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Geldof hails G20 deal cancelling First World debt

Mondo's gone completely BongoAnti-poverty campaigner Bob Geldof has today hailed as historic an agreement that will see billions of dollars of debt owed by the world’s richest countries wiped out.

‘This is fantastic news’ Geldof told reporters, ‘but it’s been a long time coming. Do you have any idea how crippling these debts are to countries like the UK? The British government has to pay a staggering £120 million a day in interest charges. That’s £120 million a day that could be spent on building schools and nuclear powers stations, or on funding wars in the Middle East, or on a really hard-hitting TV and poster campaign to get quite tubby people out jogging. We have to wipe out these debts NOW or the civil servants of Britain are going to suffer.’

The agreement follows months of hard work and campaigning by Geldof and the Make Poverty History charity that has galvanised support around the world. Children in Africa have been wearing Make Poverty History bracelets to show their support for the West, and thousands of singers and bands pledged their support for the campaign by playing a series of simultaneous concerts at 10 venues around the world. Nelson Mandela even addressed the crowd at one of the concerts, telling supporters ‘We have to act now. Wipe out the debts now or we will be remembered as the generation that stood by and watched as British quangos got cautiously closed down or merged.’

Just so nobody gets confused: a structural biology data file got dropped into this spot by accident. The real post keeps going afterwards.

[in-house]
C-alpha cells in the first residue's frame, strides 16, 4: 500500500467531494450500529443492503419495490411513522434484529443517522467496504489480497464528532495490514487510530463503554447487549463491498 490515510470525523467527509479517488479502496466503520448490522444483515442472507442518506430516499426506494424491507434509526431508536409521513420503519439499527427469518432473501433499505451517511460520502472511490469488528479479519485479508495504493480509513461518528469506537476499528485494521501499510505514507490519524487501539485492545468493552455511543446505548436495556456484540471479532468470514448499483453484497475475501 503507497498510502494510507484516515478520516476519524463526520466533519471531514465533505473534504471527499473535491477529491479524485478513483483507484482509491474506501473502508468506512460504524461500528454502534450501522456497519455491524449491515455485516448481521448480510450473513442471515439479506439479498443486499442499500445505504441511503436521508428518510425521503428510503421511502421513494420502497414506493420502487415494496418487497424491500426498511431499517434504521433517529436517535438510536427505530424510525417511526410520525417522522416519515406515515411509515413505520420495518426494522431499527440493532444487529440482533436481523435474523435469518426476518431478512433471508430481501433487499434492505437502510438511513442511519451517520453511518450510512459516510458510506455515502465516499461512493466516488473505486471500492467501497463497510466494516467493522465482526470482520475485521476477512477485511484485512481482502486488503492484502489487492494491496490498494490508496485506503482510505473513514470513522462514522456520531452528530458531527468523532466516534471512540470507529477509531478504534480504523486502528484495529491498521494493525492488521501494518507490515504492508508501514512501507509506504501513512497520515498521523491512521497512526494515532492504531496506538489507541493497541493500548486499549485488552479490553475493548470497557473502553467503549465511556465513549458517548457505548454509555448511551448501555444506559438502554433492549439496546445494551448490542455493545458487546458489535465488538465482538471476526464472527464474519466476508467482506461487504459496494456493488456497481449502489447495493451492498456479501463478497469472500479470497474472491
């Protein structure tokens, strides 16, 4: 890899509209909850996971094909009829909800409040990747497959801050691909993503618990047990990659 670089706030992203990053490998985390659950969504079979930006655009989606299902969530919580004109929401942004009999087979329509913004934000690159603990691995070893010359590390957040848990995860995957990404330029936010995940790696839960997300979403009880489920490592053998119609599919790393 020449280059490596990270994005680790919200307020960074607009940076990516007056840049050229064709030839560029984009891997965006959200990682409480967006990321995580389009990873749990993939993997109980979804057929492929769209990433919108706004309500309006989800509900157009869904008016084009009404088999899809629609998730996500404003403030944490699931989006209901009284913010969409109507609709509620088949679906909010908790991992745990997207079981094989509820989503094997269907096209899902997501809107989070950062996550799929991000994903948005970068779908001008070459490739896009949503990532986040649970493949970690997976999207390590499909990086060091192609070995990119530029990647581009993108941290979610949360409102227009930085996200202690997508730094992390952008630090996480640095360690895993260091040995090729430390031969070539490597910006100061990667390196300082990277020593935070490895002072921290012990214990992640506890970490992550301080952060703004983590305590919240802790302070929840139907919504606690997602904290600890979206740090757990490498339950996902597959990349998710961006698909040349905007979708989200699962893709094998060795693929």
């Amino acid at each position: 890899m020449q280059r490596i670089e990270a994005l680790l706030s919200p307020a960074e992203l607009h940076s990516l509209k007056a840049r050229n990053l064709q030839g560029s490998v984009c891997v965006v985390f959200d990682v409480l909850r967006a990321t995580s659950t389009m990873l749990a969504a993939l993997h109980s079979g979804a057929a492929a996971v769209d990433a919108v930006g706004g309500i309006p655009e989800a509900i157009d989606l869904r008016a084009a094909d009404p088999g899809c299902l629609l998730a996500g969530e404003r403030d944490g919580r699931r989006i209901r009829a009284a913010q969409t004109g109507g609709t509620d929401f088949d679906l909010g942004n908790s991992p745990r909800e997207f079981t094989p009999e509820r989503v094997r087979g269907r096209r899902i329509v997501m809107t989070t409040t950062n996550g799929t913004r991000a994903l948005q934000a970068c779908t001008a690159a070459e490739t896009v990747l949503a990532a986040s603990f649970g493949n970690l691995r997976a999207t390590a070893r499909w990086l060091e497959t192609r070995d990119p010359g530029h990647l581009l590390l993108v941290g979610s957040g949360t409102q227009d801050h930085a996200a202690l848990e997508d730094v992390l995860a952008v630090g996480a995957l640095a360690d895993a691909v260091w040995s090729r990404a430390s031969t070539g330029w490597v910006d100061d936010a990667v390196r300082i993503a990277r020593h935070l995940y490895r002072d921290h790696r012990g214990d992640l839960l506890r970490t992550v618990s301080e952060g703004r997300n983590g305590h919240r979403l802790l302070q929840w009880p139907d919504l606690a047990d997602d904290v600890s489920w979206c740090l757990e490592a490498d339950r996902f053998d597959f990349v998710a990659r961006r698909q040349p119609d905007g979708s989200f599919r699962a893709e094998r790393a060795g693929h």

Global protests have also been taking place, culminating in a march on the headquarters of the World Bank by bankers from New York, London, Frankfurt and Tokyo, waving ‘Drop the Debt’ placards and linking hands for a candlelight vigil in a show of international unity. However the move has not been welcomed universally, with many developing world governments sceptical about the supposed benefits of canceling obligations.

‘It’s a lovely theory, but really you don’t know if the money’s going to make it through to the people that really need it,’ said a senior government official in Zimbabwe, becoming increasingly emotional. ‘These governments make these grand claims but I have a letter here from one brave English granny, and for all the fine words, she’s telling me there’s still going to be dozens of butlers that aren’t even going to be getting a proper Christmas party this year. I mean really, is it any wonder that some people can be cynical?’

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Posted: Oct 18th, 2010 by ianslat

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